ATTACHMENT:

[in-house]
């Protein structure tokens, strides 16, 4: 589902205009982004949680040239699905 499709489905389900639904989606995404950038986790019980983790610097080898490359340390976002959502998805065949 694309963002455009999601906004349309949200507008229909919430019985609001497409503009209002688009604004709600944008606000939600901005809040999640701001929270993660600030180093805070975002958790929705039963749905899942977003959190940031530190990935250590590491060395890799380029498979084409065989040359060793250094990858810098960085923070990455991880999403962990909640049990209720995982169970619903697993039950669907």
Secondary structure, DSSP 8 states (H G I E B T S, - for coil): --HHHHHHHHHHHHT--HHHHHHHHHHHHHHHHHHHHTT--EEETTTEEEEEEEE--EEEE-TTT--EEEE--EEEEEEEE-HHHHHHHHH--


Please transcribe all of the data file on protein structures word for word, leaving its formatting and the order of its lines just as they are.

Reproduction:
[in-house]
């Protein structure tokens, strides 16, 4: 589902205009982004949680040239699905 499709489905389900639904989606995404950038986790019980983790610097080898490359340390976002959502998805065949 694309963002455009999601906004349309949200507008229909919430019985609001497409503009209002688009604004709600944008606000939600901005809040999640701001929270993660600030180093805070975002958790929705039963749905899942977003959190940031530190990935250590590491060395890799380029498979084409065989040359060793250094990858810098960085923070990455991880999403962990909640049990209720995982169970619903697993039950669907």
Secondary structure, DSSP 8 states (H G I E B T S, - for coil): --HHHHHHHHHHHHT--HHHHHHHHHHHHHHHHHHHHTT--EEETTTEEEEEEEE--EEEE-TTT--EEEE--EEEEEEEE-HHHHHHHHH--